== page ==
Neil deGrasse Tyson’s “Science in America” – Let There be Light

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Discharge from a Tesla coil

In 2002, Jenny Uglow, an English scholar and biographer, wrote The Lunar Men, following the 1760s exploits of a small group of men – the Lunar Society of Birmingham.  The book details a slice of the English 18th Century Enlightenment, a period when the intelligentsia of England were discovering the power of science.  This is from the book jacket, “Among them were the ambitious toymaker Matthew Boulton and his partner James Watt, of steam-engine fame, the potter Josiah Wedgwood; and the larger-than-life Erasmus Darwin, physician, poet, inventor, and the theorist of evolution (a forerunner of his grandson Charles).  Later came Joseph Priestley, fighting radical and discoverer of oxygen….  Blending science, art, and commerce, the Lunar Men built canals, launched balloons; named plants, gases, and minerals; changed the face of England and the china in its drawing rooms; and plotted to revolutionize its soul.”  Subtitled “Five Friends Whose Curiosity Changed the World”, The Lunar Men is a testament to the power of curiosity and scientific method.  It’s a great read if you are curious about the history of science – about how the amazing tools we use came to be.

I had the privilege to grow up in a family where science and knowledge were core values.  My dad worked on the design of our nuclear submarines.  My older brother was building radio receivers at 10 or 11 out in the workshop while I squandered Saturday mornings watching Cowboy shows.  But enough of it rubbed off on me so that I and several other members of the family have amateur radio licenses.   The night before last I talked with my brother 100 miles away over our own rigs – mine hooked up to a jury-rigged dipole antenna strung out in the back yard.  What is fascinating is that it works, that we actually know how to do it, and, at least in a descriptive way, can tell you how it works.  Because real science is power and because there is only one objective reality – a set of truths that one can discover and use.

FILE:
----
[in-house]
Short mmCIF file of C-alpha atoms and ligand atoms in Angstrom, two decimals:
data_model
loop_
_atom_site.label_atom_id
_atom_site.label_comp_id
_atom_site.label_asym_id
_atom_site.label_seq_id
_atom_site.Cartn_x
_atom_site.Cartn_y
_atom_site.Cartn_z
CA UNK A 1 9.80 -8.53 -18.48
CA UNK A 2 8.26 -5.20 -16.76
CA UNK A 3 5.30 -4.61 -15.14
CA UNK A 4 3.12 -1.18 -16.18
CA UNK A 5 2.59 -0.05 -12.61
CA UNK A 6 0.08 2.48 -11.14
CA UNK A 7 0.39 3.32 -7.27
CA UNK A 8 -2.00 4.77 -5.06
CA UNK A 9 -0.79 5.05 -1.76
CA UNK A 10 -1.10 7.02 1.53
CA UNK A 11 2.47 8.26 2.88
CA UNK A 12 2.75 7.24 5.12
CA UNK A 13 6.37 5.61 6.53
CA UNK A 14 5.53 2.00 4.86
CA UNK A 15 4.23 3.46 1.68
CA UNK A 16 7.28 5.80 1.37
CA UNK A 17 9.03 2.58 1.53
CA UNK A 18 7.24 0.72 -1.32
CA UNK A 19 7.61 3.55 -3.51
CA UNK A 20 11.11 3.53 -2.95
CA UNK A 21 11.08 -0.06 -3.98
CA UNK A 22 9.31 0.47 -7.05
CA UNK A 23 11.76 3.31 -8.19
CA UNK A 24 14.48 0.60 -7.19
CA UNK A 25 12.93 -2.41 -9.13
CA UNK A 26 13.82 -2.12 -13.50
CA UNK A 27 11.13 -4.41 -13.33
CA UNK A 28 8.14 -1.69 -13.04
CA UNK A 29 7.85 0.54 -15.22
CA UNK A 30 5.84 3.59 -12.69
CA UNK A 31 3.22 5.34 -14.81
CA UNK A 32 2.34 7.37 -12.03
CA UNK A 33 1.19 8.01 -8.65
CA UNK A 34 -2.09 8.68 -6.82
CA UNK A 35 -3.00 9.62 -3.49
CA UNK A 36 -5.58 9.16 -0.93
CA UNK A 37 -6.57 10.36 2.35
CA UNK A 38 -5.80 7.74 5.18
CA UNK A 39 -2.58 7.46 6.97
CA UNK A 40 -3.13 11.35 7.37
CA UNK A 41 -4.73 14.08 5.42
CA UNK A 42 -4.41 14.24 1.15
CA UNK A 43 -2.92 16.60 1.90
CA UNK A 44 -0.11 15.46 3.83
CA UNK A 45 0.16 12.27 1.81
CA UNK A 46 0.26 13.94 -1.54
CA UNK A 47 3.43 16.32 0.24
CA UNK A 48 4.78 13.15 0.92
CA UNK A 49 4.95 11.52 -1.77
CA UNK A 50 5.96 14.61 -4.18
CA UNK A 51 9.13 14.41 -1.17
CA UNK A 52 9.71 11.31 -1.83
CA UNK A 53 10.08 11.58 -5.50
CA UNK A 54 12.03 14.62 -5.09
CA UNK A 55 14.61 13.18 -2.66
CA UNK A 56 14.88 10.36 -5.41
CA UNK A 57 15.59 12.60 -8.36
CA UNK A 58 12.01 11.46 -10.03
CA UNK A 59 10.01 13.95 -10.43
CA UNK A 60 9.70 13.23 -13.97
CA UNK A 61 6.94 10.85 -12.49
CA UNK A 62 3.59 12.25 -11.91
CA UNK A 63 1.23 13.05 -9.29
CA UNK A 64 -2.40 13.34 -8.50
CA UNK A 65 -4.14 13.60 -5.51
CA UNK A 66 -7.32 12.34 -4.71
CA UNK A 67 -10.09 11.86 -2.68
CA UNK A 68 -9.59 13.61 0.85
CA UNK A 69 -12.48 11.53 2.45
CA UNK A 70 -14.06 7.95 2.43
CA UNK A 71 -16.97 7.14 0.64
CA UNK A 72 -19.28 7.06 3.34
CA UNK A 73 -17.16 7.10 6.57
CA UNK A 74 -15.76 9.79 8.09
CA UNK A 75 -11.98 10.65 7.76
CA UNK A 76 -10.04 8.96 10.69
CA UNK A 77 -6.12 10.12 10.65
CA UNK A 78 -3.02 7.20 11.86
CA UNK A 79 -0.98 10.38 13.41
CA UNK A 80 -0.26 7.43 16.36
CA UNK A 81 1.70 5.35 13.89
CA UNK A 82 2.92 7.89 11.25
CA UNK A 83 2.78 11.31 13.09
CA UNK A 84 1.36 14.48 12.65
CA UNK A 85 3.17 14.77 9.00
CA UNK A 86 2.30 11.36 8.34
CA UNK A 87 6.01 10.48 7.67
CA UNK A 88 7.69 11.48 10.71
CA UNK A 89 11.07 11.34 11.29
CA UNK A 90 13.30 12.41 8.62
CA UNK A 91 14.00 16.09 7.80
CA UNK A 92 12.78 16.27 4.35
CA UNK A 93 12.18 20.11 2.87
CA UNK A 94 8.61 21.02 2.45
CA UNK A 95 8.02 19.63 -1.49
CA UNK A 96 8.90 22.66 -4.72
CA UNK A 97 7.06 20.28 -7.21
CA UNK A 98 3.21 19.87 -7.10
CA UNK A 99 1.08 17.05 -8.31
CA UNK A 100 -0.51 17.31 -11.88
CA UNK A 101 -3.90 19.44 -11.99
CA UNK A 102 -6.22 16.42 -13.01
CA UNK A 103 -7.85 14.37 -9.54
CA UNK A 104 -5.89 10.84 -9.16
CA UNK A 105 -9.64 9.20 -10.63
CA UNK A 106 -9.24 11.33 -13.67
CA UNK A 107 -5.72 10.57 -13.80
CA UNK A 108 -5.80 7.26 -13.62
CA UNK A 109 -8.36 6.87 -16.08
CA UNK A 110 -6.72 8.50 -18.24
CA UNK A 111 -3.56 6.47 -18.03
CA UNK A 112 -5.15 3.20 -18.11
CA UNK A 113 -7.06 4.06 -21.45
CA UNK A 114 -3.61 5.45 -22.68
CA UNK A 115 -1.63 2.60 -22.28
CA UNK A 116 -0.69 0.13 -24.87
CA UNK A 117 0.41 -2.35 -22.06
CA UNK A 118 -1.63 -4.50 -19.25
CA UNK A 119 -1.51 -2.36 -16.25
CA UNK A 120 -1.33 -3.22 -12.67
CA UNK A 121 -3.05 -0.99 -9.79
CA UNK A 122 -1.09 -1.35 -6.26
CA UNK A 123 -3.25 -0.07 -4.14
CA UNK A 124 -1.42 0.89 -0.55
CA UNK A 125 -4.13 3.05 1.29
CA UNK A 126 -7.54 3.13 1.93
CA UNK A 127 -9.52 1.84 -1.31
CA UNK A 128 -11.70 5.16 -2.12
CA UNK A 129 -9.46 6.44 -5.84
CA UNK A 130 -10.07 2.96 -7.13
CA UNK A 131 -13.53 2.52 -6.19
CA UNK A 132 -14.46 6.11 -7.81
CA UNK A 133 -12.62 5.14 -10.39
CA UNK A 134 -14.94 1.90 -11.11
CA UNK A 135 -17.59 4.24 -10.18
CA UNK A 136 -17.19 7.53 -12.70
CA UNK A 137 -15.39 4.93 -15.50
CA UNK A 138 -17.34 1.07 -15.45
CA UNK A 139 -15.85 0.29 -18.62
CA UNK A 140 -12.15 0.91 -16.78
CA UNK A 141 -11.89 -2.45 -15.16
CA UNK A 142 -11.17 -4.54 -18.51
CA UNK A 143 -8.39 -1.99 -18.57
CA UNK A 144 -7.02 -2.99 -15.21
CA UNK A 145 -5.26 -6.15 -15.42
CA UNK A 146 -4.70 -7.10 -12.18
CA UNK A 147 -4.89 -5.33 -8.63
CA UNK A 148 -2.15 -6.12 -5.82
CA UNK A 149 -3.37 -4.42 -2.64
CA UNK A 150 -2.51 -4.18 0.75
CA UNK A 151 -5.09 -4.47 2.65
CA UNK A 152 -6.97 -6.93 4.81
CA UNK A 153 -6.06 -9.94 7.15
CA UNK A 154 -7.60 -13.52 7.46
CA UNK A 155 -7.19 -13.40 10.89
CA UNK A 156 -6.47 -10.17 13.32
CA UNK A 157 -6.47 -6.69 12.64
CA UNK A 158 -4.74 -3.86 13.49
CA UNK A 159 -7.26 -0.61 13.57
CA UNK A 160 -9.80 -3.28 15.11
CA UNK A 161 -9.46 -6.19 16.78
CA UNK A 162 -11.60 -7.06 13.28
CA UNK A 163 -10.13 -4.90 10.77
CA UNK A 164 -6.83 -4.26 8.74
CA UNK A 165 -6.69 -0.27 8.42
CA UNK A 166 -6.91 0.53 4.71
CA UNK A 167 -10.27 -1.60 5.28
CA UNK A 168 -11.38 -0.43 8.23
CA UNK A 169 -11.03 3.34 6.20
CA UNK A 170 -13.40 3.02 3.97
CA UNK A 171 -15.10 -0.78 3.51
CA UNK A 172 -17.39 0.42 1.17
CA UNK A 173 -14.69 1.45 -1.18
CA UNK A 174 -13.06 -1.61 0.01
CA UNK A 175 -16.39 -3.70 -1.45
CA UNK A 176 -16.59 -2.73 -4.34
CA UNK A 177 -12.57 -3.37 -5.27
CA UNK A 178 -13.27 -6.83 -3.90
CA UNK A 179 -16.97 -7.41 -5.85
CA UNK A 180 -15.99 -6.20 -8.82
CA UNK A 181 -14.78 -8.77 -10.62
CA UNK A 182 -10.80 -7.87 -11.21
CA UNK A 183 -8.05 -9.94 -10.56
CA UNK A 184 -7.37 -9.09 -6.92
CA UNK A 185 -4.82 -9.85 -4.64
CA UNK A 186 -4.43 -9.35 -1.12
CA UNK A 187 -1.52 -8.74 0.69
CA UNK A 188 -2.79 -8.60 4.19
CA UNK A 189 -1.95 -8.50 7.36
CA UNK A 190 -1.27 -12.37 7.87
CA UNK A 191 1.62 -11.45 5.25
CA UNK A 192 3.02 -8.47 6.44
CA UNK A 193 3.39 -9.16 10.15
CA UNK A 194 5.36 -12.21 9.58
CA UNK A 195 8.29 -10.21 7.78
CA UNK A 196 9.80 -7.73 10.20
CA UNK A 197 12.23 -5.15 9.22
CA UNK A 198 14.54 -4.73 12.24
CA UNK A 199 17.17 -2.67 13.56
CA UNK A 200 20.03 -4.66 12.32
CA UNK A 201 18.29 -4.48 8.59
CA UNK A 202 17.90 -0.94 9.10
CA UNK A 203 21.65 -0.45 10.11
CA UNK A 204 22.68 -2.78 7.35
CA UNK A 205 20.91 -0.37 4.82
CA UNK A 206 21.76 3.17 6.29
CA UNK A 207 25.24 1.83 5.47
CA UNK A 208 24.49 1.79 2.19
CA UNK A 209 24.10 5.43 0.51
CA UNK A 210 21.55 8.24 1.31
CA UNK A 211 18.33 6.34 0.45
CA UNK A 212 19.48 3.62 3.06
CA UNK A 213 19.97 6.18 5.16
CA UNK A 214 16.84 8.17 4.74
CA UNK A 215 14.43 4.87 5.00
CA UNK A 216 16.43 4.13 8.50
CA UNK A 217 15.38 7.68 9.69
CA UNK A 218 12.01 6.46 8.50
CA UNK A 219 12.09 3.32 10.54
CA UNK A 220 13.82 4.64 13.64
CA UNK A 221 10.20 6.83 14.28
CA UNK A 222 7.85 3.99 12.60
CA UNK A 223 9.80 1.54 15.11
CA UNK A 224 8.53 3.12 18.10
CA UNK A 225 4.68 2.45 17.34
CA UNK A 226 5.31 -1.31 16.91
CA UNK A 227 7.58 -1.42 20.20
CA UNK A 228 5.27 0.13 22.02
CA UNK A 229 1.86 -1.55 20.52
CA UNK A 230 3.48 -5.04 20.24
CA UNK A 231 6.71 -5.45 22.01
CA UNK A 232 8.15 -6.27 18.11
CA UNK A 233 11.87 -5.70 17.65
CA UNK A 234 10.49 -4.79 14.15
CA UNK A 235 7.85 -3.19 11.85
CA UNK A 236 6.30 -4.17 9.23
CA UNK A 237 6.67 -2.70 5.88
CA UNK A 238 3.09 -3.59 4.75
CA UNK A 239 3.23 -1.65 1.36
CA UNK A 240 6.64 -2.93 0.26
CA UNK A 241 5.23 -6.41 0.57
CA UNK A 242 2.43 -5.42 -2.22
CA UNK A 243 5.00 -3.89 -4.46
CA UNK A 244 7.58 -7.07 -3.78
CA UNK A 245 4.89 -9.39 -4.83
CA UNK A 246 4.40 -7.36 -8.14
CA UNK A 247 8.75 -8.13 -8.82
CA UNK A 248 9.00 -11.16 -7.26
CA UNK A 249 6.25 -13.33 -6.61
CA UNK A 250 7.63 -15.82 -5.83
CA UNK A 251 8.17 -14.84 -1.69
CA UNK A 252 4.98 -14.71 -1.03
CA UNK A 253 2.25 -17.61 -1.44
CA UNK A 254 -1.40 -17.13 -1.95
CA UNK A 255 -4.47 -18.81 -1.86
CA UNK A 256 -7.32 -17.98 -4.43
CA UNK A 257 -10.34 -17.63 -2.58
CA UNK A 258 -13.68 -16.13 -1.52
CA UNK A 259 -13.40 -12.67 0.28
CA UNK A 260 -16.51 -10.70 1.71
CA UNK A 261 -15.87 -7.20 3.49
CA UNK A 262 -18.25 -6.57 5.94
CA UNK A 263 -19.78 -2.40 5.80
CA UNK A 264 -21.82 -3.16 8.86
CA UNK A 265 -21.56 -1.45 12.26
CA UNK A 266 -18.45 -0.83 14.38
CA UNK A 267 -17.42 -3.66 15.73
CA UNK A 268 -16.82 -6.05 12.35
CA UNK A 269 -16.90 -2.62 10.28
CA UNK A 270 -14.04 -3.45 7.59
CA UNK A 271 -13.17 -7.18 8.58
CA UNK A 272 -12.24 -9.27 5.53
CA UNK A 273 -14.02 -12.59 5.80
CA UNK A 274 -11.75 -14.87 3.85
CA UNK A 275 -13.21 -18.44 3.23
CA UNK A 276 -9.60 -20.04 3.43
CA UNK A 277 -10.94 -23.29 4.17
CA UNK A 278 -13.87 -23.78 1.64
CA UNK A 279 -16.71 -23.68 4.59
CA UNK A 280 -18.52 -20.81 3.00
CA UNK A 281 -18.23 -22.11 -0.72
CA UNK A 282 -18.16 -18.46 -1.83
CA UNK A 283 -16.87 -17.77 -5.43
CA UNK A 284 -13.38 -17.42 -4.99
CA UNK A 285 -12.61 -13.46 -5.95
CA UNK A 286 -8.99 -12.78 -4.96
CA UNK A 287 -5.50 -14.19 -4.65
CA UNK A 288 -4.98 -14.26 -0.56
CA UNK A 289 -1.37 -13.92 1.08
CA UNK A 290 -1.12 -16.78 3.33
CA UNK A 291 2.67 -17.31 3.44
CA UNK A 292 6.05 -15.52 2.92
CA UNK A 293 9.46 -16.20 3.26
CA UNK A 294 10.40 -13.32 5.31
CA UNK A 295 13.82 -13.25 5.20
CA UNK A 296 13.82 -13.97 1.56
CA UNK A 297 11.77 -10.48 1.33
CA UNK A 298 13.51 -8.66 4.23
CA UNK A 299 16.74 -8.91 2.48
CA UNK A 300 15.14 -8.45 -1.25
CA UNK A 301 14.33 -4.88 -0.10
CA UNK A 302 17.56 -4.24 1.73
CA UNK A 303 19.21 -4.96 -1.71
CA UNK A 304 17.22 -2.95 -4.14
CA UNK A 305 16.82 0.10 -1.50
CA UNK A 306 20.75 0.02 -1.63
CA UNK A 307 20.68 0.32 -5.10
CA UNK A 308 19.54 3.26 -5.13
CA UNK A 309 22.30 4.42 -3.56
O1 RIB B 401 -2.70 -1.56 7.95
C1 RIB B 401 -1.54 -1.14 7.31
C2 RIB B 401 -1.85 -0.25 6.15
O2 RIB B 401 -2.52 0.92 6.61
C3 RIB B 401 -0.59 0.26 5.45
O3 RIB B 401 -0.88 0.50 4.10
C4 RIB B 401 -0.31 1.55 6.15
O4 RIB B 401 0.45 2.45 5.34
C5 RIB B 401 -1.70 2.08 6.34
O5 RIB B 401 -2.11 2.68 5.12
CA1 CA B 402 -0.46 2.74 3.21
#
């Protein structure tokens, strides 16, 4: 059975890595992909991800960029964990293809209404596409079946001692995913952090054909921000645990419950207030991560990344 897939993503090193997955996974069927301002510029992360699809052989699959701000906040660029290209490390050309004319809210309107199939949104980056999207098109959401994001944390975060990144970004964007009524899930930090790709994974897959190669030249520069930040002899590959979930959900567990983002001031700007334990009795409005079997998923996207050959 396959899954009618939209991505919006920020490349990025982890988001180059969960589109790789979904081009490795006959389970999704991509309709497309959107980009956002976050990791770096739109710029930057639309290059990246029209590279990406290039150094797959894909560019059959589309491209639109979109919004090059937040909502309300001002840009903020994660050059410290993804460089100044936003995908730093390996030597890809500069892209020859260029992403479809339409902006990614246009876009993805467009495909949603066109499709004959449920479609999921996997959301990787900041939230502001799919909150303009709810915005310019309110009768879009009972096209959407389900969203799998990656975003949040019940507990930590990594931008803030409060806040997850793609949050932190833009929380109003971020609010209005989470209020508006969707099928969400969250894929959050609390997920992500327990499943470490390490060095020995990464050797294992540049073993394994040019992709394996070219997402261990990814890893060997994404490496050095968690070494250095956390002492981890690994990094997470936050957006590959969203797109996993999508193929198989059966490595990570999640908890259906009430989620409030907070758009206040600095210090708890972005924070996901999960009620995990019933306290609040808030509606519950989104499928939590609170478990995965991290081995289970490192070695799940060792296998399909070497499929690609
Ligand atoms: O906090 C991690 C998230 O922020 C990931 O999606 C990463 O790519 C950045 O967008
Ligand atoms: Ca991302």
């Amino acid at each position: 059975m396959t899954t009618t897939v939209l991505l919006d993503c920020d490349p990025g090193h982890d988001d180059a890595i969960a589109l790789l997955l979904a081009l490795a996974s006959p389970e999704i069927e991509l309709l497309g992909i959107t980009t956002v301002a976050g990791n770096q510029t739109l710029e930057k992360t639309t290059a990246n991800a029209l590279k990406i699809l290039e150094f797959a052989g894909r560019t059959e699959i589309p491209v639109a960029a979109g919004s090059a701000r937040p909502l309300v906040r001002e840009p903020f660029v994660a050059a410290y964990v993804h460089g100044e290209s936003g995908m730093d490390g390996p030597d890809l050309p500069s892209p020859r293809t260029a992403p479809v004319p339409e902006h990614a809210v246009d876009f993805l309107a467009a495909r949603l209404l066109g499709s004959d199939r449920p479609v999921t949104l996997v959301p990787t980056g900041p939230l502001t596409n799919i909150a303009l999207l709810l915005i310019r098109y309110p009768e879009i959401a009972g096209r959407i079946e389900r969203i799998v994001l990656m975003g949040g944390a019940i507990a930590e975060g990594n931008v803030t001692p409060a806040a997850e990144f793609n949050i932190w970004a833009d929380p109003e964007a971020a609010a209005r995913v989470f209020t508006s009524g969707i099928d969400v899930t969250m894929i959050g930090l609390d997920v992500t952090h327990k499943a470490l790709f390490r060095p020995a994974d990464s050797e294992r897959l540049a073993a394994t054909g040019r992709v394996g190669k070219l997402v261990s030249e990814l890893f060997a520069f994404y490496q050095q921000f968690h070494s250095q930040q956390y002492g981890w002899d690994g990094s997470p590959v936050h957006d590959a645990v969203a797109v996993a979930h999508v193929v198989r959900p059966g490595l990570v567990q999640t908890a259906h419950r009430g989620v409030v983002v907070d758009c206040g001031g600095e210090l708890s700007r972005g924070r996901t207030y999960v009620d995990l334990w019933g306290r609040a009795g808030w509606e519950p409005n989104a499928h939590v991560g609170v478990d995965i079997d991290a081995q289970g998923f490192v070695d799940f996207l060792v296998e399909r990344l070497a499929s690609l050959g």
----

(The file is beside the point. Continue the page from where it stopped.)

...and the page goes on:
Noted astrophysicist Neil deGrasse Tyson recently released a four minute video podcast on the subject “Science in America”.   Tyson’s video is a warning to us, a wake up call that too many of us take the science for granted, are smug in our own ignorance even as to what science means or how it works.   Hence we have a puzzling juxtaposition.   Right-wing Trump supporters believe blatant lies and deny the established science.   The head of the EPA denies the science of global-warming,  Mr. Pence argues that evolution should be taught as only a “theory”.  Those same people benefit every minute from the products of modern science; they tweet on their IPhones, heat their bagels in microwaves, and head out to work in their BMWs.  Logically these alternate realities should not coexist.   But they do.  And now Trump and his allies are dismantling the government protections of the Environmental Protection Agency and the impetus toward renewable resources, all the while publicly pondering whether Nuclear Weapons should be kept on the shelf or might not be so dangerous after all.

In short, we face an existential threat because, not only is the science real, but because ignorance of it, ignorance of what is true, can have consequences.  If you haven’t seen it yet, also take a look at this Wally Shawn interview with Noam Chomsky; find the link at my blog My Dinner with Noam.   Am I being too intolerant to suggest that willful ignorance deserves  public contempt?

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